Literary Qualities

Rowling’s literary style in Harry Potter and the Prisoner of Azkaban continues her traditional writing techniques found in the first and second Harry Potter novels. Her third novel, however, offers more complexities of plot, language, and characterization. Her characters and settings are multi-layered because of her use of mythological and historical allusions. Rowling utilizes recognizable symbols and motifs such as the full moon to create images that communicate her themes of love, despair, illumination, and forgiveness, and she skillfully foreshadows confrontations, such as the quarrel between Scabbers and Crookshanks early in the book. Her sense of humor balances otherwise tragic and bleak depictions. Rowling speaks to her readers by addressing timeless, universal human concerns such as social acceptance and public humiliation and ostracism.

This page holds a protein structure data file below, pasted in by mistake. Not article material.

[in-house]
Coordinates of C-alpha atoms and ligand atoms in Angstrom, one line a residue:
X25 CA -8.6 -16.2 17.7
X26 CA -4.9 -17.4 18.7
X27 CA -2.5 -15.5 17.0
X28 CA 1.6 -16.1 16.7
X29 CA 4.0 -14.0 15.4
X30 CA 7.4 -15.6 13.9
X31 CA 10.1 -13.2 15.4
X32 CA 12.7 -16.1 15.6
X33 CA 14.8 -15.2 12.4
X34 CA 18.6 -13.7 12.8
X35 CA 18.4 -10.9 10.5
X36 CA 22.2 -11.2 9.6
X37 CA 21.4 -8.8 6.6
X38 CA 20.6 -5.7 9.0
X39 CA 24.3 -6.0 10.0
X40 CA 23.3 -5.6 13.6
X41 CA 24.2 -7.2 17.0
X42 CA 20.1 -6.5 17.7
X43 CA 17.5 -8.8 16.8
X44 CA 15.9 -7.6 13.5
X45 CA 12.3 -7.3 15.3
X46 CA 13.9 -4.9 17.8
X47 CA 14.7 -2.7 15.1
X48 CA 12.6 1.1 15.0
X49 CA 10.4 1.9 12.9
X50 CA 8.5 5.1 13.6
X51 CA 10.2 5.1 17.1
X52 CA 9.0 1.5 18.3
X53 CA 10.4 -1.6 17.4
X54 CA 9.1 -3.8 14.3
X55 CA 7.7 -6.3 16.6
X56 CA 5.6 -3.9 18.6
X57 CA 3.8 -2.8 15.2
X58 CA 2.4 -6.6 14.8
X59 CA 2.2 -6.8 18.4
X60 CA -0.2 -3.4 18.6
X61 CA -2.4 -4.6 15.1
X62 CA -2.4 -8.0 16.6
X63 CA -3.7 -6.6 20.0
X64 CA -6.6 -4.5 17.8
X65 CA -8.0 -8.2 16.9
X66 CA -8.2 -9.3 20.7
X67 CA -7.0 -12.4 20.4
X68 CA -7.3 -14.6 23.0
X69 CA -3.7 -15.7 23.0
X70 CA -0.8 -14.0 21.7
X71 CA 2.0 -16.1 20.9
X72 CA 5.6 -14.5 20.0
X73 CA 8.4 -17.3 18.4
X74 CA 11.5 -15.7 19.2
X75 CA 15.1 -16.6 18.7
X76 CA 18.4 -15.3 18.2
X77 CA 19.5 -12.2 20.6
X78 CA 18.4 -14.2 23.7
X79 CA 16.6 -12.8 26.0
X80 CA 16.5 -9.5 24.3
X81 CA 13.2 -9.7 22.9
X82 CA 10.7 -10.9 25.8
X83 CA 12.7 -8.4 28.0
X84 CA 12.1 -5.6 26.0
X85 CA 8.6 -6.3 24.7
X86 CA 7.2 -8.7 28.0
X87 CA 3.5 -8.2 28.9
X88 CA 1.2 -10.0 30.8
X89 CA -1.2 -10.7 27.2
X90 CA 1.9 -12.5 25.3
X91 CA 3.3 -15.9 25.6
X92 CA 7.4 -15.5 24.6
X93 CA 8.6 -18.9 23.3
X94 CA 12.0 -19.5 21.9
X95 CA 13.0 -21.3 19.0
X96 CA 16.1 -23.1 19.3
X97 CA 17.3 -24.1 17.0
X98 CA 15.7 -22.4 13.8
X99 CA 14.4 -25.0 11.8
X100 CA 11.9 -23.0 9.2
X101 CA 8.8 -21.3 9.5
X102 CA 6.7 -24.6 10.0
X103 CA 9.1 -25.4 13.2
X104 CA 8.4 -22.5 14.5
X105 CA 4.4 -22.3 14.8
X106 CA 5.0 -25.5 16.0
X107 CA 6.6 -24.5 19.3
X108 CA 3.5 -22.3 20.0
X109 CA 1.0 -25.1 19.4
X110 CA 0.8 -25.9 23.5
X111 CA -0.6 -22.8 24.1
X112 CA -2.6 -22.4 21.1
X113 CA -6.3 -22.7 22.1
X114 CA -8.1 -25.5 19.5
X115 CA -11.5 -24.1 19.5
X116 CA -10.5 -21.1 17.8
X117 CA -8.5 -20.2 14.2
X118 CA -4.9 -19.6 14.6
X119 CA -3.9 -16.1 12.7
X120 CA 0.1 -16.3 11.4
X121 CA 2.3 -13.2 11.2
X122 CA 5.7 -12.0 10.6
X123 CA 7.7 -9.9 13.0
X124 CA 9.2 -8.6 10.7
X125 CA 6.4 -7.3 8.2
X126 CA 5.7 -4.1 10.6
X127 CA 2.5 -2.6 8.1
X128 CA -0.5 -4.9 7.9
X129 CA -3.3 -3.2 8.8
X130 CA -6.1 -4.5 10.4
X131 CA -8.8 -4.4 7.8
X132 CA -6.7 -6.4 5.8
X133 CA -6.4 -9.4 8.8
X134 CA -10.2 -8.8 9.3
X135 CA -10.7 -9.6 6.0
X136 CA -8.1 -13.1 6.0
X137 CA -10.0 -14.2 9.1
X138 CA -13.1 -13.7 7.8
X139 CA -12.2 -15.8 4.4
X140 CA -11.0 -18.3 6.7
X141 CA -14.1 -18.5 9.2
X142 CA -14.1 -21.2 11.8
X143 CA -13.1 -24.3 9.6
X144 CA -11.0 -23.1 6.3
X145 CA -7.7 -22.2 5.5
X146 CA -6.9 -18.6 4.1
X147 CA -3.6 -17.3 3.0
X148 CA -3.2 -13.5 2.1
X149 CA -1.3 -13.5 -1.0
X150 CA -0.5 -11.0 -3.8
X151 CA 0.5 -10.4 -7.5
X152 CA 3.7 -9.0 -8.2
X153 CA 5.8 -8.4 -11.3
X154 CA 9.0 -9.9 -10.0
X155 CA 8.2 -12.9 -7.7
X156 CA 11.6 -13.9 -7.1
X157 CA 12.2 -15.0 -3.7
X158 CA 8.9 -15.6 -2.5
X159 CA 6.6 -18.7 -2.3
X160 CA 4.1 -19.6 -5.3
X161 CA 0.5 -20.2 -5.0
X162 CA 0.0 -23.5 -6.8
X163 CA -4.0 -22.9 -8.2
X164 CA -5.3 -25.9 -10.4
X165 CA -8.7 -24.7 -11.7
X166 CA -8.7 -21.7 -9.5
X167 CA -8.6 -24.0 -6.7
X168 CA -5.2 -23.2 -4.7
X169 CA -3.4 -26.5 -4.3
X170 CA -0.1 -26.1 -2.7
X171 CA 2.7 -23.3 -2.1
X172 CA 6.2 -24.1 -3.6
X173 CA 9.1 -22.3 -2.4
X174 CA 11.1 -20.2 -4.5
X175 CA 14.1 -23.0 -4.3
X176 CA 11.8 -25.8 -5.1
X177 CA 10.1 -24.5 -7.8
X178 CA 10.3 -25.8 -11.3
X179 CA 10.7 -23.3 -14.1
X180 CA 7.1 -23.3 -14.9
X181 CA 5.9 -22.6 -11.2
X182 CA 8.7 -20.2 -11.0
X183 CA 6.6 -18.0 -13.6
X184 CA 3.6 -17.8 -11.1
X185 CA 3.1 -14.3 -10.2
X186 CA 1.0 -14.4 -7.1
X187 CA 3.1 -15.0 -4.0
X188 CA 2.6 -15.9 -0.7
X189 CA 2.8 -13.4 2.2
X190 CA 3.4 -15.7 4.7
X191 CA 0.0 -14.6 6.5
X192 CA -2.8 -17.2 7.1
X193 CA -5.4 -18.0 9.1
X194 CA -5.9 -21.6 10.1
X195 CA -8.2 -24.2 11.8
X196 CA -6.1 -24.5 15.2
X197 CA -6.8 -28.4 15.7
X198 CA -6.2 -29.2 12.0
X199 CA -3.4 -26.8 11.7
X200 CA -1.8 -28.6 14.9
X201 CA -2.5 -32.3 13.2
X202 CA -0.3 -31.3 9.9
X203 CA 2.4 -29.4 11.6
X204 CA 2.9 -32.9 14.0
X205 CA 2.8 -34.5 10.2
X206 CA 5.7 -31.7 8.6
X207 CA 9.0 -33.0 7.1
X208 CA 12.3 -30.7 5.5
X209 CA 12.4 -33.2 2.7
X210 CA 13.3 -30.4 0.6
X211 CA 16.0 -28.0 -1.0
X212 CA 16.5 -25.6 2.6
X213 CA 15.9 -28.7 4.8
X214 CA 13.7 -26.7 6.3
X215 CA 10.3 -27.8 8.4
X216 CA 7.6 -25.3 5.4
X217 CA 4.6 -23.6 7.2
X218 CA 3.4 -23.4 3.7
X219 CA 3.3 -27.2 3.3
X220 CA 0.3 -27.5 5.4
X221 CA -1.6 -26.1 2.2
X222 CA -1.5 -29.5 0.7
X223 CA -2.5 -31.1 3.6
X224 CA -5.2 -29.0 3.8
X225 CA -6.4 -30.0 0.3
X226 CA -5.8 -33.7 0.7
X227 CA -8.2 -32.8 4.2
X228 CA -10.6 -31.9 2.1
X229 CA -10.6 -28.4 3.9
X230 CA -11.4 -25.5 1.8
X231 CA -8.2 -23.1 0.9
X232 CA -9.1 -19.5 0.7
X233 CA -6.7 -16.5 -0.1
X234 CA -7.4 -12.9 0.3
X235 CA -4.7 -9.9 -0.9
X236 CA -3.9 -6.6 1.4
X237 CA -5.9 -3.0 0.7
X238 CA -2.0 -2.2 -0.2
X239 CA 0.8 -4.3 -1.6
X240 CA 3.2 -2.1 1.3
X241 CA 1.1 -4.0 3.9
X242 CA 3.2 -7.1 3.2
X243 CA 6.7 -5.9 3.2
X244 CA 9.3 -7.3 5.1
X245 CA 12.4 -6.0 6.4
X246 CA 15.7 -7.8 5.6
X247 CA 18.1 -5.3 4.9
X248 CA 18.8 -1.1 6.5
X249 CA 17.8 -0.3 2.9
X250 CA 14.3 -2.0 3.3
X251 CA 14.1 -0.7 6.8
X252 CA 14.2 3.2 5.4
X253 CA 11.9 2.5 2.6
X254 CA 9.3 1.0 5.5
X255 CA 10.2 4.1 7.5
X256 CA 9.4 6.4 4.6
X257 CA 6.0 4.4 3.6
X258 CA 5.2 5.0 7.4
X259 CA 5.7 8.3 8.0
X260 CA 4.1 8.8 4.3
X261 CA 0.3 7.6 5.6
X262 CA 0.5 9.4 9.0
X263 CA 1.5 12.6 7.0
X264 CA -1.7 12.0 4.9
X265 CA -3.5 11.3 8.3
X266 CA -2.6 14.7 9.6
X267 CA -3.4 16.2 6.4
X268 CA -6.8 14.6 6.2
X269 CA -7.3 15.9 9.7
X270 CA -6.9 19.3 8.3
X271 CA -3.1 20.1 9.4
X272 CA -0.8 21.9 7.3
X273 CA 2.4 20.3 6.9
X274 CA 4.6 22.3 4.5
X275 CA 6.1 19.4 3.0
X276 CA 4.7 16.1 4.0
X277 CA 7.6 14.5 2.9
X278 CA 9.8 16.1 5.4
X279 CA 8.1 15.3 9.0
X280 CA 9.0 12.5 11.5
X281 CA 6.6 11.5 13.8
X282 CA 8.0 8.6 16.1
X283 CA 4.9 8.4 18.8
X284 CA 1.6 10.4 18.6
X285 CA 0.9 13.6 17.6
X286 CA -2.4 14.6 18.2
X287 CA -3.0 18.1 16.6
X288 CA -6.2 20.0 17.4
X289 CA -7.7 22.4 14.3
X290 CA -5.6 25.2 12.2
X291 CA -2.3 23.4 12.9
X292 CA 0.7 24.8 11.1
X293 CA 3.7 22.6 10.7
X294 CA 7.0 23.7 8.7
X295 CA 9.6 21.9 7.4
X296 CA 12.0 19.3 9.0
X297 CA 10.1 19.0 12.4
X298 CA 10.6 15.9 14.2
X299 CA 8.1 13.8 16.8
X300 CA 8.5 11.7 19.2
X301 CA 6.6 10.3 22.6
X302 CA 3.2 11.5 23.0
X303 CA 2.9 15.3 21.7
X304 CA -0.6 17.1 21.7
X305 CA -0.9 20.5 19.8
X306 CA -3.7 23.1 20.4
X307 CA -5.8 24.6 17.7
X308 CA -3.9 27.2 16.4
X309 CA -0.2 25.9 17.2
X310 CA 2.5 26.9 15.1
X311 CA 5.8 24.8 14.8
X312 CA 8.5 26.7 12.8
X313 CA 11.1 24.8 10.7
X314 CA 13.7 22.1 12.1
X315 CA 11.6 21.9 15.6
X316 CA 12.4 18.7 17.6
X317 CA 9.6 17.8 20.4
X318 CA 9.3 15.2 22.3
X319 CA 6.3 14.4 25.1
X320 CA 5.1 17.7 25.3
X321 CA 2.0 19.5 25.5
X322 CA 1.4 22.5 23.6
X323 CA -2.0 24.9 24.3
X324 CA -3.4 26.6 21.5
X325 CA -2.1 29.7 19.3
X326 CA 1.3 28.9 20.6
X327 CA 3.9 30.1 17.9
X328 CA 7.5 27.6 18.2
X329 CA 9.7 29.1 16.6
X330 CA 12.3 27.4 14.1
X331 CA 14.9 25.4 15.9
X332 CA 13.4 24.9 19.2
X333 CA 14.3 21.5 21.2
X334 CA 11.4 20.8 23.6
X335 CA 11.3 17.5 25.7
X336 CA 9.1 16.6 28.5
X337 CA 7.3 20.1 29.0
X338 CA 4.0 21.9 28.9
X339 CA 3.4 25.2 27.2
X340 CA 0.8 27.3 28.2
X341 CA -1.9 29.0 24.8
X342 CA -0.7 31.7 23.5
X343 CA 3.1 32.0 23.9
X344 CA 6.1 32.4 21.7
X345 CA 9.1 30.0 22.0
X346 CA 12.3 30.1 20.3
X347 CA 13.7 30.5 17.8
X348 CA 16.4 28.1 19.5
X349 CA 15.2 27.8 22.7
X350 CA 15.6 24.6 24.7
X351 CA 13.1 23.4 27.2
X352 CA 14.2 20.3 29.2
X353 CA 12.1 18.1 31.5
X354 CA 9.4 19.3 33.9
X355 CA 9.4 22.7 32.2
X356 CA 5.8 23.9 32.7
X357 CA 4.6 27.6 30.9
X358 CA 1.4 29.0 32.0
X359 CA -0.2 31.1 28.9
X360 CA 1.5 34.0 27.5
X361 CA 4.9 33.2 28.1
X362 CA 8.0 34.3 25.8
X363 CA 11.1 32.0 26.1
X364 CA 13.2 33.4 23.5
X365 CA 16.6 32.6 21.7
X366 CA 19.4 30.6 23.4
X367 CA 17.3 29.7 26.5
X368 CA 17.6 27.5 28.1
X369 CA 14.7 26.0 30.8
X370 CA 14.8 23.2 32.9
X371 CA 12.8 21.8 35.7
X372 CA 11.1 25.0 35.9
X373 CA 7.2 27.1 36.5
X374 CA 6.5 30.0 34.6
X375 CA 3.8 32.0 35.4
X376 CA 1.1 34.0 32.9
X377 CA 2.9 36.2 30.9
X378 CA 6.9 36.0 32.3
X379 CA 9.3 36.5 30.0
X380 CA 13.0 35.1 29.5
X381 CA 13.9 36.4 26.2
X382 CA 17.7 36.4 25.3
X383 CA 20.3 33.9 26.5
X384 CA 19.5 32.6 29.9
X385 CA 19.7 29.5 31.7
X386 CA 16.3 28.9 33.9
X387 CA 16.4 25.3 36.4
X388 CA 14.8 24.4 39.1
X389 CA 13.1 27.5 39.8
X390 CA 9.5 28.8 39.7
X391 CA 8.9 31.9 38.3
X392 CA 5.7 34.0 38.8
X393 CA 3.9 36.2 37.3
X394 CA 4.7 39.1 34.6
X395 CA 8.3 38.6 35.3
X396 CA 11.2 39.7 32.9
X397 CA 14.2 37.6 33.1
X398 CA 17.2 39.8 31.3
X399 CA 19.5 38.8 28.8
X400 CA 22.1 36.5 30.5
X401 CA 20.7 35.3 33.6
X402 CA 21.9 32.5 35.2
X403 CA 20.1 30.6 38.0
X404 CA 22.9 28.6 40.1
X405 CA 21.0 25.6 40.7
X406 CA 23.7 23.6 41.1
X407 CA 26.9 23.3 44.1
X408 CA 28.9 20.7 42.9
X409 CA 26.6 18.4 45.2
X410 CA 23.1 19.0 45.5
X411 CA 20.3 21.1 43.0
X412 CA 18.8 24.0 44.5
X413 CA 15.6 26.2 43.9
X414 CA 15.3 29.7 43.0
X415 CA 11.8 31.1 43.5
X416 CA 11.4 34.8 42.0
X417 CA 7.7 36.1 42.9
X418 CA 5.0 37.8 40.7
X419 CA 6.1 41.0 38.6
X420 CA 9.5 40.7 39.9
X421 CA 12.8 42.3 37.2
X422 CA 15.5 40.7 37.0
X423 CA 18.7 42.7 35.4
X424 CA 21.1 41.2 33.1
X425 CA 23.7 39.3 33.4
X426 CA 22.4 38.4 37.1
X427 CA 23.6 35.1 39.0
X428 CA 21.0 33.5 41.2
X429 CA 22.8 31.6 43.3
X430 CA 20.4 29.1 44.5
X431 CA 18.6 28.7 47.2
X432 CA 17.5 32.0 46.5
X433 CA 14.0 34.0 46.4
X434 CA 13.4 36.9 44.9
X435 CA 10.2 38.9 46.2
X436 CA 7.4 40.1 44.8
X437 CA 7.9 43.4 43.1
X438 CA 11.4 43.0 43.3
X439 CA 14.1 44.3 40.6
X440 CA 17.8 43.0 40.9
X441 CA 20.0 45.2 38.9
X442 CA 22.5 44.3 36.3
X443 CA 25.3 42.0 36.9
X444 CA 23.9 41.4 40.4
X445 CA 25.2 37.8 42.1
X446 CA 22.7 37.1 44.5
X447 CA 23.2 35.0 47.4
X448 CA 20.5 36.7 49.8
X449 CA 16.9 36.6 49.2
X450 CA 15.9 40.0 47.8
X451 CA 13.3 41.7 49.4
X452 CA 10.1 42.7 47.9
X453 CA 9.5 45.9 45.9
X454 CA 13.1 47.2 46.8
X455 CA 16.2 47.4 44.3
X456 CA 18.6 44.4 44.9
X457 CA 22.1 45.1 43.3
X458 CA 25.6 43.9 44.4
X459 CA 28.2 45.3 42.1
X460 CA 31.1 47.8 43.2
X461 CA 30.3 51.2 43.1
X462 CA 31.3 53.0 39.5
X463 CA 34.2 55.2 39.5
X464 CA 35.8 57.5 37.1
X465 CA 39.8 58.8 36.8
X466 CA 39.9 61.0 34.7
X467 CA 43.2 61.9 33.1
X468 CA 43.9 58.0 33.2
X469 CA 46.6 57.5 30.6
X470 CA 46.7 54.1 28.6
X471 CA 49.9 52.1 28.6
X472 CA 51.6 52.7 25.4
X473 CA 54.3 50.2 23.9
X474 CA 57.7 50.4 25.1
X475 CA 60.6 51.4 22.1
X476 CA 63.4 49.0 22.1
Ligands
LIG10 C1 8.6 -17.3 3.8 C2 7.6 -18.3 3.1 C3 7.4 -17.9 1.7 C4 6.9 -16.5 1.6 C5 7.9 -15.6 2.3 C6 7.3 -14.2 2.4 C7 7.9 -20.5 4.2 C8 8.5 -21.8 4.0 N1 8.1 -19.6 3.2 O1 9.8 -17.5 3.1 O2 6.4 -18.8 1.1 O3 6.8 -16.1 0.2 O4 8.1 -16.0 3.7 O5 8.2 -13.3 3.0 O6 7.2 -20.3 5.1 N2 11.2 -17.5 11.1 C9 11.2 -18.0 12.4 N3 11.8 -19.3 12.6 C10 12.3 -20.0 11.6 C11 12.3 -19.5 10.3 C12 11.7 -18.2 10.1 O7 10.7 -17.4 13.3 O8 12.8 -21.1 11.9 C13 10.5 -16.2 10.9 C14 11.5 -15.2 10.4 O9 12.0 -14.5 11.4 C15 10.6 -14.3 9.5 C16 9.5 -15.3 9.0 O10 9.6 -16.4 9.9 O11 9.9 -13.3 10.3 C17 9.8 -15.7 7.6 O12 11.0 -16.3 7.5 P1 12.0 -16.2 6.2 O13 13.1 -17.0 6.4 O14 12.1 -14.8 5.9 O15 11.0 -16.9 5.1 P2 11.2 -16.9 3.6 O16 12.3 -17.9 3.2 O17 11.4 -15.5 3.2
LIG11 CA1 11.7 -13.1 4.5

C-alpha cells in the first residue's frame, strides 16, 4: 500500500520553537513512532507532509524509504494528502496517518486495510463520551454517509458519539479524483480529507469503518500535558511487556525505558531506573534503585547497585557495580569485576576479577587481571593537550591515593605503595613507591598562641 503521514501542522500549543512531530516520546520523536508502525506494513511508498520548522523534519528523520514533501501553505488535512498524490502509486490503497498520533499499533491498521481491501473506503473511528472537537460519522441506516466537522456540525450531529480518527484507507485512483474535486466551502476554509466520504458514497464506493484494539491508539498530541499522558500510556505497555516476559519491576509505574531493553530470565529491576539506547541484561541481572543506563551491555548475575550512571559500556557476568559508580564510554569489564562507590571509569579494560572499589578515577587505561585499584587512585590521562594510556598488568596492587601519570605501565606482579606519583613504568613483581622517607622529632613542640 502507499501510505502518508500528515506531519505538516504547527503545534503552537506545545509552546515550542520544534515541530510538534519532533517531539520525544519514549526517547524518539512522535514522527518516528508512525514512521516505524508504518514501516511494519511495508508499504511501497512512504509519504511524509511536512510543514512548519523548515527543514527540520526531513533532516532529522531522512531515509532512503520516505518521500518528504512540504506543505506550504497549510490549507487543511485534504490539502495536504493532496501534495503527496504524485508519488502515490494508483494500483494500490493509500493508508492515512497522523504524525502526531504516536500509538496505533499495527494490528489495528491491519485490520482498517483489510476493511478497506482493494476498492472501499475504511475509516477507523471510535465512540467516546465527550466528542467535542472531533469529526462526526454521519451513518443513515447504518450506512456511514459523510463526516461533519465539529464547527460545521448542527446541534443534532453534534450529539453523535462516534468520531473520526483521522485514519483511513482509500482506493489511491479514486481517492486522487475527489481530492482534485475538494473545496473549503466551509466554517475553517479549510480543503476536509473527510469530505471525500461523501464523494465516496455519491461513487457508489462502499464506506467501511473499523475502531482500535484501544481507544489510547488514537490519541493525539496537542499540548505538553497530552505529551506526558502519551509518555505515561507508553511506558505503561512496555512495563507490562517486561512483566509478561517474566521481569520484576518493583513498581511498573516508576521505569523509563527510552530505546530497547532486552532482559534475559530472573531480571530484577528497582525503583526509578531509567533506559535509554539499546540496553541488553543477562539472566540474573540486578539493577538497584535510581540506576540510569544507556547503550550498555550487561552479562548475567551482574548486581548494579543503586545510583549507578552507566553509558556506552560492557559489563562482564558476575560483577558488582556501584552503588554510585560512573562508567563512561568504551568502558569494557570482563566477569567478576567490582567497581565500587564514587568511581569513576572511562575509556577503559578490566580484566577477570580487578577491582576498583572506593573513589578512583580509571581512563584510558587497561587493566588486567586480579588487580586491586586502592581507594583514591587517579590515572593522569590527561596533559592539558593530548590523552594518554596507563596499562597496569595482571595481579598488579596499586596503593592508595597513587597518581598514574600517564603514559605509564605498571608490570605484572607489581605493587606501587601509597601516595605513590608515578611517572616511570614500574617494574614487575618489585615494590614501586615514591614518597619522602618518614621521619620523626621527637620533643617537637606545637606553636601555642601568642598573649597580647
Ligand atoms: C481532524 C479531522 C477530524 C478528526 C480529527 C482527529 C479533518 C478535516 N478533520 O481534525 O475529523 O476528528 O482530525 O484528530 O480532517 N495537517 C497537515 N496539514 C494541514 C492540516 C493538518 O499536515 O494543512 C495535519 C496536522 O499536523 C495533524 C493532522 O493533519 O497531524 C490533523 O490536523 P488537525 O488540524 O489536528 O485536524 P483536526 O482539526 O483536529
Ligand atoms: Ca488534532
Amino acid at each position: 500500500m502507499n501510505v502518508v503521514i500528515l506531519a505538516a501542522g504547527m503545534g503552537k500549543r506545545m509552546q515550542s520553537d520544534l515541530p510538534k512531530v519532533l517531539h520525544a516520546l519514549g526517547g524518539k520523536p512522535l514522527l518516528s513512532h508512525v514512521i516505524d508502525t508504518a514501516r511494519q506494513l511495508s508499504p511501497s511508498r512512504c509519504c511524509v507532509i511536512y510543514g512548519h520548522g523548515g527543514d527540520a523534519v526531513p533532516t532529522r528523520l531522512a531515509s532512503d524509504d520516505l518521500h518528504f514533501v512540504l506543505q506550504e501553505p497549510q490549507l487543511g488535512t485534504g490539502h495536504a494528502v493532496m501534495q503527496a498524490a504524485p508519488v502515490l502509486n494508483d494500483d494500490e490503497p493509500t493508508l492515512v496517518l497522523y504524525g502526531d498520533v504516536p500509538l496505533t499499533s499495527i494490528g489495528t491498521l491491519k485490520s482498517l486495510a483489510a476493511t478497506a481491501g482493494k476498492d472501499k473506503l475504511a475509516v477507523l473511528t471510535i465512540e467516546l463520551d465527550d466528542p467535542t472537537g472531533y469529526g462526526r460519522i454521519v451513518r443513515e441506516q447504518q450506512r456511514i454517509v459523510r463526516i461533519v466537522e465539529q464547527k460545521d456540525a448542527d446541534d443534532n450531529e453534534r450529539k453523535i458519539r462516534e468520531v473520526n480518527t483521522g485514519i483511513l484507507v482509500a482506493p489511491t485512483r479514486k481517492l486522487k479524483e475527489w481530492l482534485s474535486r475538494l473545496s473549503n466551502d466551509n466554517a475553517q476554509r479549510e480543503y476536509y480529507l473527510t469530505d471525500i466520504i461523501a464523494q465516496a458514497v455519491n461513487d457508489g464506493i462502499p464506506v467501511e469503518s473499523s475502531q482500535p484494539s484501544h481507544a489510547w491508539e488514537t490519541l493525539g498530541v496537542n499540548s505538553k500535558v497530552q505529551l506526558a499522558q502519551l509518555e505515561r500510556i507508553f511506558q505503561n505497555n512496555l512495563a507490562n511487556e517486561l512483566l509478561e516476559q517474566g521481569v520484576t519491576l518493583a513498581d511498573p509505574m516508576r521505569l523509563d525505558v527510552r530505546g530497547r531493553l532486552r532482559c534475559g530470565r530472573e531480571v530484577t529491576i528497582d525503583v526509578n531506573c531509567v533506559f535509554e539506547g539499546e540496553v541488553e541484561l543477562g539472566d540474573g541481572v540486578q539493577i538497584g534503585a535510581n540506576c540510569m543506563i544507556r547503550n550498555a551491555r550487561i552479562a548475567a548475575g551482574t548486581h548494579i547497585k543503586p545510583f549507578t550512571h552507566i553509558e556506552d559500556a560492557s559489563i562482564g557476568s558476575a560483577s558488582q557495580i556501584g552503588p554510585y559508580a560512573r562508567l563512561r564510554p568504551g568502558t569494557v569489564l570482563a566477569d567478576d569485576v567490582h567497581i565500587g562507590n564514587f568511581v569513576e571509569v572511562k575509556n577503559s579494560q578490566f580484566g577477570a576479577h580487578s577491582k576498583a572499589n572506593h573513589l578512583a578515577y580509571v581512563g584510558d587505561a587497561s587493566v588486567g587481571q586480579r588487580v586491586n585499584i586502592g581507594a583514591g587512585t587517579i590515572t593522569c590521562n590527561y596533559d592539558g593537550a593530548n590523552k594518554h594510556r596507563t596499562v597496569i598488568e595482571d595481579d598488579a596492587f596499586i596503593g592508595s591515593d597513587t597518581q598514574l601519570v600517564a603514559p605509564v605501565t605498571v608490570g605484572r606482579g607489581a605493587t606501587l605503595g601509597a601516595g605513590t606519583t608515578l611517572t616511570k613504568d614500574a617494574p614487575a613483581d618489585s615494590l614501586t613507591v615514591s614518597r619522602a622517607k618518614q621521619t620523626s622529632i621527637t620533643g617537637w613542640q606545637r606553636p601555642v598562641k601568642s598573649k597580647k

An omniscient narrator tells the Harry Potter saga. The novel resembles an oral folktale that praises the deeds of a hero who has survived tragic circumstances. Such storytelling is reminiscent of legends, myths, and fairy tales told by people from diverse cultures throughout time because of the common elements featuring heroes and villains. Such stories satisfy readers’ desire for adventurous and intriguing narratives. The jargon that Rowling has invented especially for her characters’ activities, their bureaucratic titles, and magical devices, such as the Sneakoscope, combines the mundane aspects of life with fantastical possibilities, permitting readers to feel a sense of belonging in Harry Potter’s world. Rowling’s figurative language and vivid descriptions make her characters more human and plausible, inviting readers to immerse themselves vicariously into the settings and action even though, in the novel, Hogwarts and its surroundings are limited to magical fictional characters. Readers feel as if they are stooping in the tunnel en route to Hogsmeade or are having chillbumps rise on their arms as they watch Scabbers become Peter Pettigrew.